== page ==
The Horn of Africa Peace and Development Center is a 501c(3) non-profit, civic organization, registered in the United States. The Center is dedicated to the vision of attaining a durable peace and stability along with an accelerated socio-economic development in the African sub-region comprising Djibouti, Eritrea, Ethiopia and Somalia. The organization's vision includes the achievement of an environment, in the Horn of Africa, where the people, currently about 100 million and estimated to increase to 185 million by 2025, will no longer live under a grinding poverty, where pandemic diseases such as HIV/AIDS and malaria are substantially curtailed, if not eliminated, where the rule of law prevails under a governance that is democratic, transparent and accountable, and where an effective partnership in international security and trade will have been strengthened substantially.
    Horn of Africa Peace and Development Center's mission is to initiate and facilitate informed discussions, research and studies on all vital issues that have relevance to the organization's vision including economic, trade, social, political, environmental, etc. aspects of importance to the sub-region in order to generate effective and practical ideas as well as strategies and action plans that can be implemented by the respective governments, concerned regional and international organizations, and civic bodies.


Armed conflict has been the hallmark of the region for more than half a century. Whether the underlying cause was ethnic nationalism, competition for resources, the egomania of its leaders, or the involvement of outside forces, the regionís past has been characterized by confrontation rather than cooperation and coexistence. This has cost the region in blood and treasure, preventing it from realizing its full potential. This past of violent conflict and mutual distrust hangs over the people of the region. Will that past continue to be an albatross around our necks, condemning the region to continued mutual destruction, or would we learn from it to formulate new ideas and insights that help us change our ways and move the community to a higher plane characterized by peace, democracy, human rights, and mutual understanding of our common destiny. It is against this backdrop that Ethiopians, Somalis, Eritreans, and Djiboutians have come together to form the Horn of Africa Peace and Development Center to make sure that we choose the latter course and invest the time and resources necessary for its realization.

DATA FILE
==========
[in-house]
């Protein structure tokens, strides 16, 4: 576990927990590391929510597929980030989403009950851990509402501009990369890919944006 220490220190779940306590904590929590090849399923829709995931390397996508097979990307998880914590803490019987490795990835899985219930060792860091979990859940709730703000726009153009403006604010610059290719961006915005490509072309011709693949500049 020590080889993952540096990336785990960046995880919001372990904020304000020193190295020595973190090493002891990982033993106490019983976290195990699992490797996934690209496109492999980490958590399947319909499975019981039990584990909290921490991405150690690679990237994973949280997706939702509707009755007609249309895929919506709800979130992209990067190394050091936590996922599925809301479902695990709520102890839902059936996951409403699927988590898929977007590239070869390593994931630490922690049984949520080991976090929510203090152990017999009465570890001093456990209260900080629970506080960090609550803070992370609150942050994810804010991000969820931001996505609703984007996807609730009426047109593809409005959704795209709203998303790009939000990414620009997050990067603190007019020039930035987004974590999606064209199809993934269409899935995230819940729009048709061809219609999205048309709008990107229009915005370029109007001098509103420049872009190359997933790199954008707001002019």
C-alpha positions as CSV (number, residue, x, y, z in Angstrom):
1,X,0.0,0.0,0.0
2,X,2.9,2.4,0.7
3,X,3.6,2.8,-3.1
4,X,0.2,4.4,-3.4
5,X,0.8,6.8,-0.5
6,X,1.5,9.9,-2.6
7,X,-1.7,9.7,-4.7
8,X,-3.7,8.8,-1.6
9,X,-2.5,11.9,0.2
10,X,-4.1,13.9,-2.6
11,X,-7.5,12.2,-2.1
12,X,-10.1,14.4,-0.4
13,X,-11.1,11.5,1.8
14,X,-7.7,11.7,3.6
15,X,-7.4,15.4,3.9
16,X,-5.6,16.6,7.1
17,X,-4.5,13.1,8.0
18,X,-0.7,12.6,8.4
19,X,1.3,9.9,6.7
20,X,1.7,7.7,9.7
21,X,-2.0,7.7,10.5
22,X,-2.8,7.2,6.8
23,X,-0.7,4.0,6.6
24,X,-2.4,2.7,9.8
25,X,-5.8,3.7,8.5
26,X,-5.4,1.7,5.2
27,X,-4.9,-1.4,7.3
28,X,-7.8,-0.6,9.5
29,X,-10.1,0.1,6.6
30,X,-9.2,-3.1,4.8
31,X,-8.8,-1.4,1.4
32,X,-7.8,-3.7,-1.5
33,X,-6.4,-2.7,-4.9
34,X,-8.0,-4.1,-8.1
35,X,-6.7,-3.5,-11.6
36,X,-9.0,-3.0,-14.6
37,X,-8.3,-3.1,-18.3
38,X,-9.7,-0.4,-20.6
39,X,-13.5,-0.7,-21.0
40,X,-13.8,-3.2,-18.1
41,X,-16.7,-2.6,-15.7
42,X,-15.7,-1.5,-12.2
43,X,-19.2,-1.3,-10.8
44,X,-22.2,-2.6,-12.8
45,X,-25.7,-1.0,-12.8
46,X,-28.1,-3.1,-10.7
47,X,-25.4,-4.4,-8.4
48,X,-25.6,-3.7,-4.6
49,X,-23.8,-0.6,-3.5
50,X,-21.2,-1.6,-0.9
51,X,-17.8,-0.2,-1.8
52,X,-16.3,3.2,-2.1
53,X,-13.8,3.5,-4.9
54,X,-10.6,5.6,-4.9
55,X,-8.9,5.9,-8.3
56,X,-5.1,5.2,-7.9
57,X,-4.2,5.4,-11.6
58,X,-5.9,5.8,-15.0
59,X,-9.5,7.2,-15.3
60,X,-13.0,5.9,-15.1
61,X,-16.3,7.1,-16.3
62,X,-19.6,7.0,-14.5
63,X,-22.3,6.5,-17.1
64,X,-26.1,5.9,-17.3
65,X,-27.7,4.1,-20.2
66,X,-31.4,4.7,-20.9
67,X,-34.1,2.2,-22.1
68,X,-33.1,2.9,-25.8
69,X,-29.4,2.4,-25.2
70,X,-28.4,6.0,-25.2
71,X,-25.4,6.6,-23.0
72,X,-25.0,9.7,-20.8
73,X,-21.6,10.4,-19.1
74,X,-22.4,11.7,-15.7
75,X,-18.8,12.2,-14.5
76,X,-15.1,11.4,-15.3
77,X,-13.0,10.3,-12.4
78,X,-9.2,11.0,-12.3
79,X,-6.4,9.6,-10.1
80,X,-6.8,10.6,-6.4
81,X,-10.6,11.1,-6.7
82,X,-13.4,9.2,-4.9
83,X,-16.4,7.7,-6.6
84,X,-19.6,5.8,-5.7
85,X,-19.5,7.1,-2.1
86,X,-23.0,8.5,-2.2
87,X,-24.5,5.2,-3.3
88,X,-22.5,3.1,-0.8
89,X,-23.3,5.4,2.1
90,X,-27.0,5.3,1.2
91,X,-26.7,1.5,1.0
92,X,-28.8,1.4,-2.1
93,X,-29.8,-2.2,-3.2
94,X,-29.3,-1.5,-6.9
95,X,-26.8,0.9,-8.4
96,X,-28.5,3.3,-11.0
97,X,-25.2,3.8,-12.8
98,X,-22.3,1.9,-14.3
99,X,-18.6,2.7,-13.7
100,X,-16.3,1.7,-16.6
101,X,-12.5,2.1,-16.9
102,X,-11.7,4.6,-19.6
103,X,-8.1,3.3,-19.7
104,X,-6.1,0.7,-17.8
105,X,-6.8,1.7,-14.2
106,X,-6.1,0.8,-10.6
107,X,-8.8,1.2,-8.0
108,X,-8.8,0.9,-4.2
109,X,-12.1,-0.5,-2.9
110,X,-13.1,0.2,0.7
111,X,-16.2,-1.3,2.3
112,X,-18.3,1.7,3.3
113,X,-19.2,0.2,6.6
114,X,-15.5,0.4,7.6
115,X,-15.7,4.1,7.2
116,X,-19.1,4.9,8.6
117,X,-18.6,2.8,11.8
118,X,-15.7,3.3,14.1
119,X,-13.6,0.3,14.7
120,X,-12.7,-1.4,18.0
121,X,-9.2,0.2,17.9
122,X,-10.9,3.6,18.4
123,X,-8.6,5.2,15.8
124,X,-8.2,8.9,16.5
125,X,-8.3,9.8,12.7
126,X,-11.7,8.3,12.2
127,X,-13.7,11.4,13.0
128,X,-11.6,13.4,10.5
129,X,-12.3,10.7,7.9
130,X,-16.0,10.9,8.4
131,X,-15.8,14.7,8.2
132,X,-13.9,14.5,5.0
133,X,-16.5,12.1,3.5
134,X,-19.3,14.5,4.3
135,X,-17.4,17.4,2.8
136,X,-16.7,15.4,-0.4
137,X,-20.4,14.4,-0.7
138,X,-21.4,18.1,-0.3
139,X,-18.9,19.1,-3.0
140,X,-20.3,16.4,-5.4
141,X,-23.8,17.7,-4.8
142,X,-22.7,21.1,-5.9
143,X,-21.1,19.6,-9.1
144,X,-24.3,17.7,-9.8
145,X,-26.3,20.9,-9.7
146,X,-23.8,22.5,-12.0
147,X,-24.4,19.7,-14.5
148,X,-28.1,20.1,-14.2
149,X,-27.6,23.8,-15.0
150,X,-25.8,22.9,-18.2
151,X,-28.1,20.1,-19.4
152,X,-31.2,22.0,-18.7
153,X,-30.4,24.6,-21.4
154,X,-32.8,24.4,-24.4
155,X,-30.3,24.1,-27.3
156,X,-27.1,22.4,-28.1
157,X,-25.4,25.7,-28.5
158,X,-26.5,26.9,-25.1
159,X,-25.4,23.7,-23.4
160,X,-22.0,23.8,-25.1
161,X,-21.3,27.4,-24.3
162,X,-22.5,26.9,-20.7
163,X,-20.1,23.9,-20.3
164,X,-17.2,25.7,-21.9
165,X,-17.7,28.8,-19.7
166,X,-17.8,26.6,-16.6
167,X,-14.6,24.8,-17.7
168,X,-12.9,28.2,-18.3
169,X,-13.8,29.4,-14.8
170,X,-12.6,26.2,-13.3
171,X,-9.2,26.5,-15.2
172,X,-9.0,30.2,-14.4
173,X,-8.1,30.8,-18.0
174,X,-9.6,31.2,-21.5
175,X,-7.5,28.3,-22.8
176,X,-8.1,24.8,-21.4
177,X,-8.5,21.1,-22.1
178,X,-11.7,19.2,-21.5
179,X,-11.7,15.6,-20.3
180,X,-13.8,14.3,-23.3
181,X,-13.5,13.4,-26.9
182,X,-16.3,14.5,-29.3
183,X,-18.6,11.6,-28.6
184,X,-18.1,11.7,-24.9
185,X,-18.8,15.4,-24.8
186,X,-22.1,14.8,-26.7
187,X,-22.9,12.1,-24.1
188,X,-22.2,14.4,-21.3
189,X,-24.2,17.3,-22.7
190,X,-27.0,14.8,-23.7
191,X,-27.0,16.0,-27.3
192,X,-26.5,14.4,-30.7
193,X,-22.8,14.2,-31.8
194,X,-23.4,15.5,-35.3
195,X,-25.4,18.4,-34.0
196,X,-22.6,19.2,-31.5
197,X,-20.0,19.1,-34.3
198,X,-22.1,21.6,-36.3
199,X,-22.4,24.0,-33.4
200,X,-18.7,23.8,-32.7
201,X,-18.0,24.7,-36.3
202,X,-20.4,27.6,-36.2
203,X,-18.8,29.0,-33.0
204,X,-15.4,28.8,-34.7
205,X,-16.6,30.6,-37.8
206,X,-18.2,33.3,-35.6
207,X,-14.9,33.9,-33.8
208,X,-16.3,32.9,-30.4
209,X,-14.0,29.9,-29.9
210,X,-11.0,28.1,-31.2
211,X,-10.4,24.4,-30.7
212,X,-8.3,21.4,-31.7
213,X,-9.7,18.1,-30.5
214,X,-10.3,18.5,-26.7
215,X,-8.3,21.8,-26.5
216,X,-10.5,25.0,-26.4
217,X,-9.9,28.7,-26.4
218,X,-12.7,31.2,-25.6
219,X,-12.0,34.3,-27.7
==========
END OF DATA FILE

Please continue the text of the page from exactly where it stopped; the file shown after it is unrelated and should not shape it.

The Center will engage the community at all levels, both public and private, and implement projects to enhance mutual understanding between the various nationalities, bridging the gap through education and information. These projects include democracy and good governance workshops, seminars, commissioned studies, and targeted scholarships in all the countries of the Horn.

The countries of the region are endowed with great potential in both human and material resources. It is ironic that the people in the HOA suffer extreme levels of poverty, while they live in a sub-region which is rich in natural resources. With more efficient management, these resources could dramatically transform the economic conditions of the population and alleviate their suffering. The irony is much more pronounced when considering the fact that while Ethiopia suffers from recurring droughts, its waters (Blue Nile) cascade to Egypt providing it with 85% of its needs.

It is well known that the HOA has vast agricultural, water, mineral and energy resources, which continue to await appropriate policy (including a more practical system of land tenure), planning, investment and development. There is no doubt that a more efficient exploitation of the available natural resources through strategic measures such as the improvement of the backward agricultural system as well as the poor infrastructure throughout the sub-region and the introduction of irrigation systems could effectively bolster the economic performance of the sub-region. An effective change from the current anachronistic system of access to land in parts of the region to one based on private land ownership could bring about a substantial improvement in the performance of the agricultural sector.

It is also worth noting that the youthful population of nearly 100 million in the HOA could provide not only an abundant reservoir of human resources but also generate a substantial demand for goods and services that would benefit the international community in the long run.

Situated as it is along the Red Sea, the Gulf of Aden and the Indian Ocean, the HOA and its ports could become major entrepots of international commerce and trade. Additionally, as part of the international collaboration in dealing with global terrorism, USA and France have established military facilities in the Horn of Africa.

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